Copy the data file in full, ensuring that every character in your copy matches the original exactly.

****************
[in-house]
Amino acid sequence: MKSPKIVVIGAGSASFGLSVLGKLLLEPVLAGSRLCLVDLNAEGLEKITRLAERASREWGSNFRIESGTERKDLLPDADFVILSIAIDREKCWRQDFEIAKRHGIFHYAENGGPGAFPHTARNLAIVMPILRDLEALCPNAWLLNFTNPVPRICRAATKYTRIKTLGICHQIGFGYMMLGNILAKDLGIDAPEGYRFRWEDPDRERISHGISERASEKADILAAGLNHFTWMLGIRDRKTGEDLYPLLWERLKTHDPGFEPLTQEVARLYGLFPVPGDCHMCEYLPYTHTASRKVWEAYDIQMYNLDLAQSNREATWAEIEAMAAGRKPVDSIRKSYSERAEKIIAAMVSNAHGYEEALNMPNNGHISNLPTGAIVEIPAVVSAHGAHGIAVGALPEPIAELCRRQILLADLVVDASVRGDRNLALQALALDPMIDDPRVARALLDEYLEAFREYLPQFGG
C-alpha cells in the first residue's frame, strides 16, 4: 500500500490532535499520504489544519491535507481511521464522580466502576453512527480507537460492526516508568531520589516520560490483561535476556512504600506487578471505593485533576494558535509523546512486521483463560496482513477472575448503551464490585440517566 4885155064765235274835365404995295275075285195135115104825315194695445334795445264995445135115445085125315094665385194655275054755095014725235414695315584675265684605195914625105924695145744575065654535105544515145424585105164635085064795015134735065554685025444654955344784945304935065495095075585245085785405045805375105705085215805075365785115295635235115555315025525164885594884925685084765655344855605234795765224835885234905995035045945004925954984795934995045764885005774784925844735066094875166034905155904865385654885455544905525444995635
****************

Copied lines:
[in-house]
Amino acid sequence: MKSPKIVVIGAGSASFGLSVLGKLLLEPVLAGSRLCLVDLNAEGLEKITRLAERASREWGSNFRIESGTERKDLLPDADFVILSIAIDREKCWRQDFEIAKRHGIFHYAENGGPGAFPHTARNLAIVMPILRDLEALCPNAWLLNFTNPVPRICRAATKYTRIKTLGICHQIGFGYMMLGNILAKDLGIDAPEGYRFRWEDPDRERISHGISERASEKADILAAGLNHFTWMLGIRDRKTGEDLYPLLWERLKTHDPGFEPLTQEVARLYGLFPVPGDCHMCEYLPYTHTASRKVWEAYDIQMYNLDLAQSNREATWAEIEAMAAGRKPVDSIRKSYSERAEKIIAAMVSNAHGYEEALNMPNNGHISNLPTGAIVEIPAVVSAHGAHGIAVGALPEPIAELCRRQILLADLVVDASVRGDRNLALQALALDPMIDDPRVARALLDEYLEAFREYLPQFGG
C-alpha cells in the first residue's frame, strides 16, 4: 500500500490532535499520504489544519491535507481511521464522580466502576453512527480507537460492526516508568531520589516520560490483561535476556512504600506487578471505593485533576494558535509523546512486521483463560496482513477472575448503551464490585440517566 4885155064765235274835365404995295275075285195135115104825315194695445334795445264995445135115445085125315094665385194655275054755095014725235414695315584675265684605195914625105924695145744575065654535105544515145424585105164635085064795015134735065554685025444654955344784945304935065495095075585245085785405045805375105705085215805075365785115295635235115555315025525164885594884925685084765655344855605234795765224835885234905995035045945004925954984795934995045764885005774784925844735066094875166034905155904865385654885455544905525444995635